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5 Data Reliability Engineering Interview Questions & Answers

Solutions Review’s Expert Insights Series is a collection of contributed articles written by industry experts in enterprise software categories. In this feature, Bigeye CEO Kyle Kirwan offers common data reliability engineering interview questions and example answers below.

Expert Insights Badge SmallA data reliability engineer (DRE) is responsible for putting tools and frameworks in place so that the organization can achieve fresh, accurate, high-quality data. In the past, this practice has fallen on a hodgepodge of business, operations, and technical teams. The DRE is the first role to formalize these efforts, acknowledging directly how data is a key influence on organizational strategy and decision-making.

The DRE is still an emerging role. If it’s done successfully, the DRE streamlines repetitive tasks that block data and engineering teams. The DRE is the linchpin across the organization that unites teams and data.

In the early 2000s, Google convened the first Site Reliability Engineering (SRE) team to reduce downtime and latency in software development. The principles and practices of SRE have since been applied to infrastructure and operations as teams build software at scale.

DREs bring a similar set of principles and practices to data. They manage the data infrastructure, which includes data pipelines, databases, warehouses and data lakes, archives, deployments, and documentation. The right DRE will bring in folks from multiple parts of the organization in order to get data right, just like how a Site Reliability Engineer (SRE) must work in both infrastructure and software engineering domains to keep things reliable

The DRE role 

In researching the DRE role, you might come across the following responsibilities:

  • Research data-related problems and collaborate across several teams to drive solutions
  • Define business requirements that inform data governance and quality assurance
  • Write tests that validate those business requirements
  • Conduct data quality testing and monitoring
  • Work across engineering and product teams to optimize data pipelines for reliability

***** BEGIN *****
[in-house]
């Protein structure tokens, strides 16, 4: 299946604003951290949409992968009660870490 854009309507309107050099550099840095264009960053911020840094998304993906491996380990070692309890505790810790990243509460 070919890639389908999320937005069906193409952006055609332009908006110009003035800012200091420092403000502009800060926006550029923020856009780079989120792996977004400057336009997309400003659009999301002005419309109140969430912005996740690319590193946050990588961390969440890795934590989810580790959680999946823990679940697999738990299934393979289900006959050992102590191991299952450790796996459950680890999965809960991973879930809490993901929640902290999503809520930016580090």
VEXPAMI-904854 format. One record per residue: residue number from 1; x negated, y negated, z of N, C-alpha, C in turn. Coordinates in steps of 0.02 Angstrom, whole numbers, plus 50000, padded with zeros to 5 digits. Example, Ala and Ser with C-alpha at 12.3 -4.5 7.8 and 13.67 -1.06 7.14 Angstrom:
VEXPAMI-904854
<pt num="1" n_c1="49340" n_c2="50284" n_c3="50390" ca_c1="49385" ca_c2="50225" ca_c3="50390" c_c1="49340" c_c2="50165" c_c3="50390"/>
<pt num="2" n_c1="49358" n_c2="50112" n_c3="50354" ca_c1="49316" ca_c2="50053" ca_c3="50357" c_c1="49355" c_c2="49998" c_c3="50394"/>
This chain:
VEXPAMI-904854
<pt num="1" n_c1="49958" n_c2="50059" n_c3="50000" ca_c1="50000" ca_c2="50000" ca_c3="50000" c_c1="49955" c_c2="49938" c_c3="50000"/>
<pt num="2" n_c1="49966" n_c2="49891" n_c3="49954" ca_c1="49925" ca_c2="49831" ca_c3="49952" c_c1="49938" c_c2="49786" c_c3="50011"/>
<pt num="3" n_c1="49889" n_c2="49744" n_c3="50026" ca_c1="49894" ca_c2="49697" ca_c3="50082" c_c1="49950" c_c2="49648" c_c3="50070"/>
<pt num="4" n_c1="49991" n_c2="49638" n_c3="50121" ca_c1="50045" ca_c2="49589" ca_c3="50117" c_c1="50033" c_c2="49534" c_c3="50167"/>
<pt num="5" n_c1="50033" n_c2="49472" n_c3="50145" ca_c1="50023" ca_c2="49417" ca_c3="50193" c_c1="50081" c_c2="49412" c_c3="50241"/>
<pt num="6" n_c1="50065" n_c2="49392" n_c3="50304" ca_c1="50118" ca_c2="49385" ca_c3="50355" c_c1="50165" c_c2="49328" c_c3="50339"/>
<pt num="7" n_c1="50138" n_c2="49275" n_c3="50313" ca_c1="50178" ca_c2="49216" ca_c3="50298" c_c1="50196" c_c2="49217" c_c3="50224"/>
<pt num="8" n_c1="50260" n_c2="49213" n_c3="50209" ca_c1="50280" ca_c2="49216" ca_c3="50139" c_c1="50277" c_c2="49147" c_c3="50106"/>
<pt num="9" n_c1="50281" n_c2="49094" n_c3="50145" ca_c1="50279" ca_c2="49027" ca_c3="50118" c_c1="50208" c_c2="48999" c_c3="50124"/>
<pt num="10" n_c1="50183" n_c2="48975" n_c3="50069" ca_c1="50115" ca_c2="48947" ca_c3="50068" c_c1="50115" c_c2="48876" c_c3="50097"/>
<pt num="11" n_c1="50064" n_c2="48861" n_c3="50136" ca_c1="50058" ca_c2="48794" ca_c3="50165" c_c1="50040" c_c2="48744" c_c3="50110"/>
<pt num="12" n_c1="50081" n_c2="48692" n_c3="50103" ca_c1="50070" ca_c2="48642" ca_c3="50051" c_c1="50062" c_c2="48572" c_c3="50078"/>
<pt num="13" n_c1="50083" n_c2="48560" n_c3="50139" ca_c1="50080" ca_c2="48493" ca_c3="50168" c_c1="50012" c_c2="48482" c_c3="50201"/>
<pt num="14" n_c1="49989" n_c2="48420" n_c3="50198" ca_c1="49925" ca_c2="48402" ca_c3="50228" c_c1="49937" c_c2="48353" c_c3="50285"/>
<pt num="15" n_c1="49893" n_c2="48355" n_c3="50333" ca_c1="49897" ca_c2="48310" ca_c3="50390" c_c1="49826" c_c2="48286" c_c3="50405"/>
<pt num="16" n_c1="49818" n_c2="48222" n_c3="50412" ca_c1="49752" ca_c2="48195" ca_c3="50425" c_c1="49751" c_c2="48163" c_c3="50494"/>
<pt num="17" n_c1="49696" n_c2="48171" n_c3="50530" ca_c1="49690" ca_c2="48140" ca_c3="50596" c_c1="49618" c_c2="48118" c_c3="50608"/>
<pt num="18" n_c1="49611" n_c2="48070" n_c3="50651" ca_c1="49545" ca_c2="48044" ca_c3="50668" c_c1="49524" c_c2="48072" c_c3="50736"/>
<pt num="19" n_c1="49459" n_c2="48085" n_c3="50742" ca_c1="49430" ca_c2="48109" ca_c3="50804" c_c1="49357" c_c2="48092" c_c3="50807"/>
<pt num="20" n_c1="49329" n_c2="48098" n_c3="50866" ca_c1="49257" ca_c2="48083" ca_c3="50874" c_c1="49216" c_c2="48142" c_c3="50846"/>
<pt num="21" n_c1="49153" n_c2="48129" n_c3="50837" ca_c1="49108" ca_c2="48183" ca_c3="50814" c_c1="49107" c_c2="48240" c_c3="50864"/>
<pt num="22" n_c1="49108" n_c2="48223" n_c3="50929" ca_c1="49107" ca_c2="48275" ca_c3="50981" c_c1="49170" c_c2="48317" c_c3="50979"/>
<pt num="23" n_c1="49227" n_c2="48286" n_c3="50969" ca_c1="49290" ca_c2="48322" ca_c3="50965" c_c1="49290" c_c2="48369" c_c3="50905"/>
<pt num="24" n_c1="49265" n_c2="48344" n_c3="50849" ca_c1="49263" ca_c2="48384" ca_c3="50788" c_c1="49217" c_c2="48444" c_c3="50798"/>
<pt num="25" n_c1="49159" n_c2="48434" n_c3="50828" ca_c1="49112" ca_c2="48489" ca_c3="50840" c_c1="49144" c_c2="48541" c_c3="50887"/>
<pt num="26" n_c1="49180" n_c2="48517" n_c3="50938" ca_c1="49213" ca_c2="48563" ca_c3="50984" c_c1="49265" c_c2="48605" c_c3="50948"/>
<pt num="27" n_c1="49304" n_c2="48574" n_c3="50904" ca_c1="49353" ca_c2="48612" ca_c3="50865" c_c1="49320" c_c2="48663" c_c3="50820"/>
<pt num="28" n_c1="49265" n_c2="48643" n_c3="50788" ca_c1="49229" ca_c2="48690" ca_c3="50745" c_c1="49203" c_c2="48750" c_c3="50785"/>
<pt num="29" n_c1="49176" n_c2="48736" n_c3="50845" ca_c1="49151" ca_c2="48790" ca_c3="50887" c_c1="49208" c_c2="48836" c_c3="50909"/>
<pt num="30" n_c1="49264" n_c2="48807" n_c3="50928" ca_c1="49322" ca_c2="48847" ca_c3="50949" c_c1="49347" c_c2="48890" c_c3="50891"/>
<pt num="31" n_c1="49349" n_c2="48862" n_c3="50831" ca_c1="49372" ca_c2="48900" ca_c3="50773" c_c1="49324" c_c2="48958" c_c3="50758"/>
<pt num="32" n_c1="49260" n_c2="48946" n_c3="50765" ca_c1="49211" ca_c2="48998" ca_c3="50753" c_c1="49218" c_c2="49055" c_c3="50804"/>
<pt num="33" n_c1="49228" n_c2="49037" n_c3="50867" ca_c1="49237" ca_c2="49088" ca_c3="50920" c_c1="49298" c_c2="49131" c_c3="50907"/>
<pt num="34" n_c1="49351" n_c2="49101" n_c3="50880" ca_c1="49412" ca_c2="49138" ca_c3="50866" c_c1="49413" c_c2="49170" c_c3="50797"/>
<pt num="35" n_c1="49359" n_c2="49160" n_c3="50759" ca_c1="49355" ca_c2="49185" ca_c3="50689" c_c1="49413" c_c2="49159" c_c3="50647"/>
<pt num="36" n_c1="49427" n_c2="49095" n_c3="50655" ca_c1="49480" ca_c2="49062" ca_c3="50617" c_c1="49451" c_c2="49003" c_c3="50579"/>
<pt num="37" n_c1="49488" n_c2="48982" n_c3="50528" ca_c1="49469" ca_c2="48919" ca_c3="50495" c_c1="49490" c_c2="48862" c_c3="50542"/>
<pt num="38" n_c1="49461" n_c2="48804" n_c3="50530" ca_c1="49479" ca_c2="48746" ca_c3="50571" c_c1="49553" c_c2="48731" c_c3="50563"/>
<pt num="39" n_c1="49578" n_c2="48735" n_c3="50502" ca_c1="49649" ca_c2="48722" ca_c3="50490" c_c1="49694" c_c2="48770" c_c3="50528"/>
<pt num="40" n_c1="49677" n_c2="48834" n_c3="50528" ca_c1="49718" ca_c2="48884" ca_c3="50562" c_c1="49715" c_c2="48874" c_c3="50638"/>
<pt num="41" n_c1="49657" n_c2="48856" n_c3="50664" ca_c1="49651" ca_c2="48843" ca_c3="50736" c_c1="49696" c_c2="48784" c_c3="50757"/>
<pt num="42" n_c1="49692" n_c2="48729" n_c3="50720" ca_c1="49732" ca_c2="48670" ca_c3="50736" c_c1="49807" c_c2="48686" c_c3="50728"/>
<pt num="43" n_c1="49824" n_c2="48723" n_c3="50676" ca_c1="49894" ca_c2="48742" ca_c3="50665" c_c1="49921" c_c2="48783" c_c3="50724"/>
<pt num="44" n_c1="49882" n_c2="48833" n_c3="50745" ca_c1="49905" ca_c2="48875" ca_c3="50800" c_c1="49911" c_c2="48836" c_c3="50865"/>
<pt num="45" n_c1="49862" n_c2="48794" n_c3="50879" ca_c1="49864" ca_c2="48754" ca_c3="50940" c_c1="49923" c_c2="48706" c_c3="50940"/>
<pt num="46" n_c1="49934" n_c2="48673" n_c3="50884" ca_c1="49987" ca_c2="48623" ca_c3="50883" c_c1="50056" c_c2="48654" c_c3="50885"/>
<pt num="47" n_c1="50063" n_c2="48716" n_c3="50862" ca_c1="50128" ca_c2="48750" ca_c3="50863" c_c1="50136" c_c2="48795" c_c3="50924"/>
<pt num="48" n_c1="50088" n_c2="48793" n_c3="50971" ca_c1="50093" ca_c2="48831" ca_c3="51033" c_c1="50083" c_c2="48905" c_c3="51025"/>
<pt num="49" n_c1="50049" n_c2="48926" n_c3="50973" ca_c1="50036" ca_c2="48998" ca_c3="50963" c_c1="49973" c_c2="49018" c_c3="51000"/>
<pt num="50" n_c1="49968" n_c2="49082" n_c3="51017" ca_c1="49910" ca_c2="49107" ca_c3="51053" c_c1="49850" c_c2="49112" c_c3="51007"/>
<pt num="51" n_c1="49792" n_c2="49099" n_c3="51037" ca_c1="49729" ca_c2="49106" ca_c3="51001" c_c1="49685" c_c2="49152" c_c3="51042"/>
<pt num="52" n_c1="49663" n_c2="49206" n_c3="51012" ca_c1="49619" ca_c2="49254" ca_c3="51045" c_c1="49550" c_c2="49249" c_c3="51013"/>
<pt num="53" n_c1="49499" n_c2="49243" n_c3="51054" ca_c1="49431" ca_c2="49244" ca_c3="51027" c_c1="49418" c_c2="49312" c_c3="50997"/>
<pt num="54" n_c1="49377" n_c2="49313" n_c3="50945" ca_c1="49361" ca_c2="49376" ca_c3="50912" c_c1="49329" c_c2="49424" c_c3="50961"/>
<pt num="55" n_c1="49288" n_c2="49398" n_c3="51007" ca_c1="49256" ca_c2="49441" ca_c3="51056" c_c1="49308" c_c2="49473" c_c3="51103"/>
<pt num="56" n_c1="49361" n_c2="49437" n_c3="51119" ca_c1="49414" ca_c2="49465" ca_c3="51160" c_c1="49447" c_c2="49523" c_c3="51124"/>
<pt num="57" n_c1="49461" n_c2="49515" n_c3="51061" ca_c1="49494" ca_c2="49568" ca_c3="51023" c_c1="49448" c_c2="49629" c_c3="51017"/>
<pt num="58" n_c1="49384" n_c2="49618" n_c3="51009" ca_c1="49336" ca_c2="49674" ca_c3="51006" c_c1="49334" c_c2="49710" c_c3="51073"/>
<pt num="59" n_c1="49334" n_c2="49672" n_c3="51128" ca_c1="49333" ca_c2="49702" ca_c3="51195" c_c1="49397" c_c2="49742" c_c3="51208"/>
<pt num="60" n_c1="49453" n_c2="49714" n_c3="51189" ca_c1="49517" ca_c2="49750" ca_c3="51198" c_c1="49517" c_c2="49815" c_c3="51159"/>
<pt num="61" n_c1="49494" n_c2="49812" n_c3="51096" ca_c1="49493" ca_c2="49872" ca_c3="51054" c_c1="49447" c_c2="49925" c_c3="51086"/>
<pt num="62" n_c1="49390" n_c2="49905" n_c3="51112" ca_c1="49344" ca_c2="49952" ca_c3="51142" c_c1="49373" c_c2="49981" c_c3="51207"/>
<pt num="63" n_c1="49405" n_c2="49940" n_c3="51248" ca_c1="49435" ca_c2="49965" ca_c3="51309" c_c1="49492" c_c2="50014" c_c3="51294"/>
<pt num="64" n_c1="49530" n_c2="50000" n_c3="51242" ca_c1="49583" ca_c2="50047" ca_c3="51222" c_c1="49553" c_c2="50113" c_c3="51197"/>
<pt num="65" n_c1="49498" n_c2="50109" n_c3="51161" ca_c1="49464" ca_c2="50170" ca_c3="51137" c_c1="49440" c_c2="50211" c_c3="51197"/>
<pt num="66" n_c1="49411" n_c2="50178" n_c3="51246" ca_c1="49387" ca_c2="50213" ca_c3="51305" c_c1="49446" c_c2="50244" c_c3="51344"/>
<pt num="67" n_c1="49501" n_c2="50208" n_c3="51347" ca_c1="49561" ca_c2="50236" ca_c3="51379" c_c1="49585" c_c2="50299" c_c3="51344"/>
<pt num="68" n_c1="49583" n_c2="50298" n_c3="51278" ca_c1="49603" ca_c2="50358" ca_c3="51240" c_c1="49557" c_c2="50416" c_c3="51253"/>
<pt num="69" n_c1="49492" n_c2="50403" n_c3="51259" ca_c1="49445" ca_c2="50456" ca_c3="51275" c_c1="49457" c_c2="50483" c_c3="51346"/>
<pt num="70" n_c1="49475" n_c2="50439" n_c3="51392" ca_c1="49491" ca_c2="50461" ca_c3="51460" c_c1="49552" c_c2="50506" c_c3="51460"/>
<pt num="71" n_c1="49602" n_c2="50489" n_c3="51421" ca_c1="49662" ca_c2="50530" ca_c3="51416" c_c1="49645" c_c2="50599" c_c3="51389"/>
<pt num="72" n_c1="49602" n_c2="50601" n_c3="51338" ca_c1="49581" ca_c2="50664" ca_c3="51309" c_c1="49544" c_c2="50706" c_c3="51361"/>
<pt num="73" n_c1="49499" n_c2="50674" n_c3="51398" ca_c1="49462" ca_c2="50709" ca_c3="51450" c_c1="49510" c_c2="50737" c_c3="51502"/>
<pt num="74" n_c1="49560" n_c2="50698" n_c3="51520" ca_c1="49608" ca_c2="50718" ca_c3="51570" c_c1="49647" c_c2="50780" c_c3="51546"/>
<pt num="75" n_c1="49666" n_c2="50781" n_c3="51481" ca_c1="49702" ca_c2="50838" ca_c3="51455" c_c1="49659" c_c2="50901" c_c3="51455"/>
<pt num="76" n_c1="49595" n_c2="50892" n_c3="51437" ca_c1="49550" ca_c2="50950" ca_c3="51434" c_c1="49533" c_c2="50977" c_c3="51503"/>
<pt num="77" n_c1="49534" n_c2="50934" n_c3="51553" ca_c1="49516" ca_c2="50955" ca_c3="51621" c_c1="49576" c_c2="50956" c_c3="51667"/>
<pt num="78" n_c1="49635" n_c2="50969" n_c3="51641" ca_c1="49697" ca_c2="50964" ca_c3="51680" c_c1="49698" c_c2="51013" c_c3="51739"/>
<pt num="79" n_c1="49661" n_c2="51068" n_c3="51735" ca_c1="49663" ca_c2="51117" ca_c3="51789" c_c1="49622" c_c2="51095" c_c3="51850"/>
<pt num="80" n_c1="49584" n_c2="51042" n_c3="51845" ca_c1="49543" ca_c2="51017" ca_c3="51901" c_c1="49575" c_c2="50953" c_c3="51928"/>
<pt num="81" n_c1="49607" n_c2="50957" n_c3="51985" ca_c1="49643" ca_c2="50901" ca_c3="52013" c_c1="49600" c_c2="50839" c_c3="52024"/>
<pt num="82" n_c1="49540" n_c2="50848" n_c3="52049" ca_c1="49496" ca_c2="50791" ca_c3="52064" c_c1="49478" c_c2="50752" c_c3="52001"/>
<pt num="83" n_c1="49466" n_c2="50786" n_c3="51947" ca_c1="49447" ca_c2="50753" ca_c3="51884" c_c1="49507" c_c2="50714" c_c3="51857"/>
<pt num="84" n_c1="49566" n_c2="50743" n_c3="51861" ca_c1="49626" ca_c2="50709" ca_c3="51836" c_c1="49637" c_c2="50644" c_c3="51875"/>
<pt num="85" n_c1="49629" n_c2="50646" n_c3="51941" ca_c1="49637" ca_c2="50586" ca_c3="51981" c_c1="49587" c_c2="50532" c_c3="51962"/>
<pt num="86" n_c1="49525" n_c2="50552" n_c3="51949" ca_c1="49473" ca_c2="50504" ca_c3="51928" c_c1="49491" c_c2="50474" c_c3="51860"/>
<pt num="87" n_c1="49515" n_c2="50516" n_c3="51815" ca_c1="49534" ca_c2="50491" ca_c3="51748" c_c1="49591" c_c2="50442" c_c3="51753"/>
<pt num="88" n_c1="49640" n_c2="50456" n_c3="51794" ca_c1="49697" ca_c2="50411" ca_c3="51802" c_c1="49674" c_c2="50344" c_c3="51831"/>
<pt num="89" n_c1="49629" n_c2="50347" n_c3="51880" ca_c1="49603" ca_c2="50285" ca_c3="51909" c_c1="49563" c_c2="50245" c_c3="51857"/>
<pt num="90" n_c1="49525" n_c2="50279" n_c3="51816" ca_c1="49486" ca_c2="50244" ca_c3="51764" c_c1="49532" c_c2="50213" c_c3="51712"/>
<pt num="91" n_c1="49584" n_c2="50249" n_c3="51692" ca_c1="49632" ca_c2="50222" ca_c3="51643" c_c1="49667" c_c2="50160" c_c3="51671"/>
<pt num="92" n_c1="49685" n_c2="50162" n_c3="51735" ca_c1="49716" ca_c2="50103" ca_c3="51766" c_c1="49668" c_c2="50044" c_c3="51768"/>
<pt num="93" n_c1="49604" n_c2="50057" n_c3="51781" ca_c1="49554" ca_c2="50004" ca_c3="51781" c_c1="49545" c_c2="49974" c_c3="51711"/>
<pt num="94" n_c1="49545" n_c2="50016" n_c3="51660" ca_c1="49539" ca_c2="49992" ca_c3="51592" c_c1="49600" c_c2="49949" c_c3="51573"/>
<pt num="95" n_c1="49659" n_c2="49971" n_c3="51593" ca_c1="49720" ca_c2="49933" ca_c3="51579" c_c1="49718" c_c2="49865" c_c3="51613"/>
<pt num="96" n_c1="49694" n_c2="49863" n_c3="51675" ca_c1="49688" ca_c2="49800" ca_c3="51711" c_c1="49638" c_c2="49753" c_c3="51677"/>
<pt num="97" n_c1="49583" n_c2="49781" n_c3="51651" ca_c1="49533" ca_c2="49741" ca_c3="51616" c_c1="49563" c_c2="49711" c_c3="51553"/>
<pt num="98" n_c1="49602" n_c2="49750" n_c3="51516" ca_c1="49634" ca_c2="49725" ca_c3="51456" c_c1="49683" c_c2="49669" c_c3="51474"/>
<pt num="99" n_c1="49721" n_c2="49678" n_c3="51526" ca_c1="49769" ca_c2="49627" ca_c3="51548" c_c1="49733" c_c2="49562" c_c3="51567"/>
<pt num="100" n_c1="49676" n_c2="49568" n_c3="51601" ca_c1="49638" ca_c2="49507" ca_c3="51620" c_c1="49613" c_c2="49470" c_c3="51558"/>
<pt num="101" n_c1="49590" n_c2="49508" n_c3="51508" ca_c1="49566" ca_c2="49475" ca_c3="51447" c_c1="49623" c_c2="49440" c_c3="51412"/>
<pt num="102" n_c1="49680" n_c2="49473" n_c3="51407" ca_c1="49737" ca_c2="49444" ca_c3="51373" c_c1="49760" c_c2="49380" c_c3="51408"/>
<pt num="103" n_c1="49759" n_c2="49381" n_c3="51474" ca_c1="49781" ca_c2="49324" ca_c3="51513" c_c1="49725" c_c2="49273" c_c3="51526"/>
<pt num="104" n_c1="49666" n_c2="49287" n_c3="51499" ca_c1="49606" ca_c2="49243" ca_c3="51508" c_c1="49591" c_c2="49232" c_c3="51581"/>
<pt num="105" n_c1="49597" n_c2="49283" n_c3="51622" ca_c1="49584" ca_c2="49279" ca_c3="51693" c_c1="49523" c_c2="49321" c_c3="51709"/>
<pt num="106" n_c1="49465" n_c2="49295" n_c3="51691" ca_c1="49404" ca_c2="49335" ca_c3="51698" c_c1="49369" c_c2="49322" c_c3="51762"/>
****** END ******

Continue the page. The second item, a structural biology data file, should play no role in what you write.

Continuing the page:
To interview for a DRE role, you’ll likely have end-to-end experience with data engineering across solutions like SQL and Azure. You’ll know data visualization platforms like Tableau and Looker. You may have experience managing infra-as-code and building cloud-based databases with complex data inputs. Experience with data-centric applications like Hadoop is a plus, as is familiarity with general programming languages like Python, Java, and C. While you don’t need a computer science degree to be a DRE, you will likely need the equivalent work experience that gives you a strong foundation in engineering.

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Common Data Reliability Engineering Interview Questions & Answers

Can you explain what data reliability engineering is and why it’s vital to an organization?

Answer: Based on Google’s Site Reliability Engineering (SRE) principles, Data Reliability Engineering is a combined set of tools and processes that modern data teams use to solve data challenges in a scalable way.

This role is vital to an organization because it touches everything, from monitoring to standard-setting to change and incident management. DREs keep applications and infrastructures working reliably across data warehouses and pipelines, which can massively impact the bottom line by preventing expensive data outages. DREs also help to streamline data management that might have previously been handled in disparate, messy ways across teams, creating bottlenecks and confusion down the line. 

Can you give me an example of when you had to troubleshoot a data pipeline or quality issue?

Answer: One of the simplest issues in my previous role was a truncation problem. Somebody working on part of our data pipeline set the type of a column in their ETL job such that it was only storing integer amounts on our transactions. Cutting off the cents from millions of small transactions added to a huge discrepancy in the totals being reported to executives looking at any dashboards that depended on that pipeline.